–John Calvin “Sermons on Micah”

chestnutmare #49348 Wed Nov 28, 2012 11:01 AM
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"And, indeed, Paul informs us that there are two ways in which we are loved in Christ; first, because the Father chose us in him before the creation of the world, (Ephesians 1:4;) and, secondly, because in Christ God hath reconciled us to himself, and hath showed that he is gracious to us, (Romans 5:10.) Thus we are at the same time the enemies and the friends of God, until, atonement having been made for our sins, we are restored to favor with God. But when we are justified by faith, it is then, properly, that we begin to be loved by God, as children by a father. That love by which Christ was appointed to be the person, in whom we should be fiercely chosen before we were born, and while we were still ruined in Adam, is hidden in the breast of God, and far exceeds the capacity of the human mind. True, no man will ever feel that God is gracious to him, unless he perceives that God is pacified in Christ. But as all relish for the love of God vanishes when Christ is taken away, so we may safely conclude that, since by faith we are ingrafted into his body, there is no danger of our falling from the love of God; for this foundation cannot be overturned, that we are loved, because the Father hath loved his Son." Calvin, Commentary, John 17:23.

chestnutmare #49349 Wed Nov 28, 2012 11:11 AM
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"And let us not take it into our heads either to seek out God anywhere else than in his Sacred Word, or to think anything about him that is not prompted by his Word, or to speak anything that is not taken from that Word." - John Calvin

chestnutmare #49364 Sat Dec 01, 2012 2:43 PM
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"For how can the idea of God enter your mind without instantly giving rise to the thought, that since you are his workmanship, you are bound, by the very law of creation, to submit to his authority? - that your life is due to him? - that whatever you do ought to have reference to him? If so, it undoubtedly follows that your life is sadly corrupted, if it is not framed in obedience to him, since his will ought to be the law of our lives." - John Calvin, Institutes

chestnutmare #49421 Mon Dec 17, 2012 8:00 PM
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Bible

If the doctrine of the apostles and the prophets is the foundation of the church, the former must have had its certainty before the latter began to exist…

For if the Christian church was founded at first on the writings of the prophets, and the preaching of the apostles, that doctrine, wheresoever it may be found, was certainly ascertained and sanctioned antecedently to the church, since, but for this, the church herself never could have existed.

Nothing, therefore can be more absurd than the fiction, that the power of judging Scripture is in the church, and that on her nod its certainty depends…

As to the question, How shall we be persuaded that it came from God without recurring to a decree of the church?

It is just the same as if it were asked, How shall we learn to distinguish light from darkness, white from black, sweet from bitter?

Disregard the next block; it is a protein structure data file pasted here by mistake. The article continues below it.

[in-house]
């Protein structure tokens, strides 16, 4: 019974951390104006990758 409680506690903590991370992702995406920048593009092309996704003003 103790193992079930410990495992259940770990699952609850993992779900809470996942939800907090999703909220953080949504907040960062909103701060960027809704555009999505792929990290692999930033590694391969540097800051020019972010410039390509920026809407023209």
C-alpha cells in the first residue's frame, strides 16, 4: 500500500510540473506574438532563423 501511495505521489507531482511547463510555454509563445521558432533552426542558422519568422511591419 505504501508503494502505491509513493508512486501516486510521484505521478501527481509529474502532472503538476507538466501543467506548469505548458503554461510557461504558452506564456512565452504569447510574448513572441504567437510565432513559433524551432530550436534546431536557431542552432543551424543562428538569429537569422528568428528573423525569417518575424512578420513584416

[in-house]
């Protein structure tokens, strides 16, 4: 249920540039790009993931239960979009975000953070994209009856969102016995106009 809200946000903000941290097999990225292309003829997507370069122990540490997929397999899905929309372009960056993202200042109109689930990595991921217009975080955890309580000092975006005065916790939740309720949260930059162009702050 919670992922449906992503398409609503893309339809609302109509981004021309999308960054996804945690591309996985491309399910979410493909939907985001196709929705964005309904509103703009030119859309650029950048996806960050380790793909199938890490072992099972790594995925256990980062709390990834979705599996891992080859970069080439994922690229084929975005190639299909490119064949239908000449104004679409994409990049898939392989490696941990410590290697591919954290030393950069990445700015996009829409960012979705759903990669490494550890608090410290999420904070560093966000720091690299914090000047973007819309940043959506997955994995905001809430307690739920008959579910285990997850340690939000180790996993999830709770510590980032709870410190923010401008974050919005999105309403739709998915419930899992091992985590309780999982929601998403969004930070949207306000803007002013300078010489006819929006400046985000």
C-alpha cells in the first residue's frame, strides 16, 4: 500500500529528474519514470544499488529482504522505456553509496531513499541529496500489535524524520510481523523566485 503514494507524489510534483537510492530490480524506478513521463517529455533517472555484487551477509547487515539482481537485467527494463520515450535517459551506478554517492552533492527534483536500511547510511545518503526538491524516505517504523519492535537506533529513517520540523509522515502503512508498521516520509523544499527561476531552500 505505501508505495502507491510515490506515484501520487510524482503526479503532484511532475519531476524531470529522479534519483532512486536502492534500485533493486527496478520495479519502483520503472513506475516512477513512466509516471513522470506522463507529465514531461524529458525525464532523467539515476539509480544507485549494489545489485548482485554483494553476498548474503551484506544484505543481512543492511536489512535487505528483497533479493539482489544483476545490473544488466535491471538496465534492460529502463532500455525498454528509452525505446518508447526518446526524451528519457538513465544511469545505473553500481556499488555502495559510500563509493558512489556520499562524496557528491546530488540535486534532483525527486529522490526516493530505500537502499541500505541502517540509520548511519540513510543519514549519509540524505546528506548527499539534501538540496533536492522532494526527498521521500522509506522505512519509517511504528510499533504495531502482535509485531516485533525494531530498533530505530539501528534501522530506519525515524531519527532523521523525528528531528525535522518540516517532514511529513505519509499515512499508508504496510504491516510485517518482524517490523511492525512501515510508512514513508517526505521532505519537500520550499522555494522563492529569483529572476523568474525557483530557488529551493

Scripture bears upon the face of it as clear evidence of its truth, as white and black do of their color, sweet and bitter of their taste.

Institutes

chestnutmare #49520 Wed Feb 06, 2013 10:14 AM
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Our fortitude... has its foundation in the assurance of the divine protection alone, so that they who rely upon God, and put their trust in him, may truly boast, not only that they shall be undismayed, but also that they shall be preserved in security and safety amidst the ruins of a falling world. Calvin

Standing on the promises of God, my Savior!!

chestnutmare #49559 Fri Mar 15, 2013 11:49 AM
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Annie Oakley
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God having been pleased to reserve the treasure of intelligence for his children, no wonder that so much ignorance and stupidity is seen in the generality of mankind. In the generality, I include even those specially chosen, until they are ingrafted into the body of the Church. Isaiah, moreover, while reminding us that the prophetical doctrine would prove incredible not only to strangers, but also to the Jews, who were desirous to be thought of the household of God, subjoins the reason, when he asks, “To whom has the arm of the Lord been revealed?” (Isaiah 53: 1.) If at any time, then we are troubled at the small number of those who believe, let us, on the other hand, call to mind, that none comprehend the mysteries of God save those to whom it is given.
~Institutes of the Christian Religion

chestnutmare #49561 Sun Mar 17, 2013 9:57 AM
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Annie Oakley
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On the Sabbath

Remember that you were a servant in the land of Egypt, and that the Lord your God brought you from there with a strong hand and an outstretched arm. Therefore the LORD your God has commanded you to keep holy the Sabbath Day.

John Calvin sermon
It is as if he said: Is it so important for you that I have chosen and reserved one day for serving me, in which you are to do nothing but read and meditate on my Law, hear the doctrine that is preached to you, come to the temple to be strengthened by the sacrifices you shall offer, call on my name, and confess that you are part of the fellowship of my people?

Does this upset you since you have six days entirely to yourselves to do your business and carry out your work? Since I deal so graciously with you by requiring only one day of seven, are you so unthankful that you complain about the time as though it were wasted? Are you so vulgar and miserly to begrudge me a seventh of your time? I give you your entire life. When the sun shines on you, you should consider my goodness and that I am a generous father to you. I make the sun shine to give light to your way so that you can go about your business (Ps 104.22, 23).

Why then shouldn’t I have one day of seven in which all men will cease from their own business and you will not be tied up with worldly cares, and instead have time to think about me?

chestnutmare #49578 Thu Mar 28, 2013 12:31 PM
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Annie Oakley
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Calvin and "heretics" : Titus 3 :10,11